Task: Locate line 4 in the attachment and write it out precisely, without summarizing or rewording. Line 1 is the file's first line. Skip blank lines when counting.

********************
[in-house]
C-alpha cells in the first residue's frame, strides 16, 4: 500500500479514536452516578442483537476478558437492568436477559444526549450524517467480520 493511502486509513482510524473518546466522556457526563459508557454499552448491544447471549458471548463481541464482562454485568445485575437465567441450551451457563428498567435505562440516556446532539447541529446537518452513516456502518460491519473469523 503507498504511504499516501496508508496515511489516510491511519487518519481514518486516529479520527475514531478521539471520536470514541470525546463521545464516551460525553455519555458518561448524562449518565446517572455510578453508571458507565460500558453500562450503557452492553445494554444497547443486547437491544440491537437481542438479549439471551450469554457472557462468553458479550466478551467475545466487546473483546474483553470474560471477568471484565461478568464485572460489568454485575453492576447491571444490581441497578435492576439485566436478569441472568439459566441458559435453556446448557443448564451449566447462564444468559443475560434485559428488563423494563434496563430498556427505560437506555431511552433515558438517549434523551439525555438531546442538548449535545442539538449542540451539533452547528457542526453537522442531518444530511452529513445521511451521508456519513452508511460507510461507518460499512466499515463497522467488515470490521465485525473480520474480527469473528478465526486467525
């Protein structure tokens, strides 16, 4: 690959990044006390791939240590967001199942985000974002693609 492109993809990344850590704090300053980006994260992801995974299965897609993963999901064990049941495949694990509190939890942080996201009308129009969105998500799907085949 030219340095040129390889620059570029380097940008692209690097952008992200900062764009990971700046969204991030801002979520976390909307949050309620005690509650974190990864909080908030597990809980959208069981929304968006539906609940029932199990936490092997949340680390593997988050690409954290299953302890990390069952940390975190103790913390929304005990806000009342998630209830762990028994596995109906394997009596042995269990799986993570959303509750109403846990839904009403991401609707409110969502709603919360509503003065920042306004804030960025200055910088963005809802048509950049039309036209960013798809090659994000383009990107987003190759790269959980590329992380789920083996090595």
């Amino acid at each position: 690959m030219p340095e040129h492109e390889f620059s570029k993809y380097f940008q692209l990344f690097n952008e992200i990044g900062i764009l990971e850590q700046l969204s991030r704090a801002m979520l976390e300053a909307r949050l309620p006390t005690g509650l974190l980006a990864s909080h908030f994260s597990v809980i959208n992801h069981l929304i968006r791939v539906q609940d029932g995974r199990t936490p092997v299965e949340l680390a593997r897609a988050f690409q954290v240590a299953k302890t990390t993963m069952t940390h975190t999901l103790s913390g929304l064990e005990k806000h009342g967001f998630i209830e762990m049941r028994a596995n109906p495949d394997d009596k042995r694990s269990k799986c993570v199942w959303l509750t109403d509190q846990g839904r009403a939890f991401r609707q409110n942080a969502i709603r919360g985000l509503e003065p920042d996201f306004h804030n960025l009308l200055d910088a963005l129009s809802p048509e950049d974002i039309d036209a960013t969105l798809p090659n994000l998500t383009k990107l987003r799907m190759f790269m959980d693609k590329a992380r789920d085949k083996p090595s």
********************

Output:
């Amino acid at each position: 690959m030219p340095e040129h492109e390889f620059s570029k993809y380097f940008q692209l990344f690097n952008e992200i990044g900062i764009l990971e850590q700046l969204s991030r704090a801002m979520l976390e300053a909307r949050l309620p006390t005690g509650l974190l980006a990864s909080h908030f994260s597990v809980i959208n992801h069981l929304i968006r791939v539906q609940d029932g995974r199990t936490p092997v299965e949340l680390a593997r897609a988050f690409q954290v240590a299953k302890t990390t993963m069952t940390h975190t999901l103790s913390g929304l064990e005990k806000h009342g967001f998630i209830e762990m049941r028994a596995n109906p495949d394997d009596k042995r694990s269990k799986c993570v199942w959303l509750t109403d509190q846990g839904r009403a939890f991401r609707q409110n942080a969502i709603r919360g985000l509503e003065p920042d996201f306004h804030n960025l009308l200055d910088a963005l129009s809802p048509e950049d974002i039309d036209a960013t969105l798809p090659n994000l998500t383009k990107l987003r799907m190759f790269m959980d693609k590329a992380r789920d085949k083996p090595s």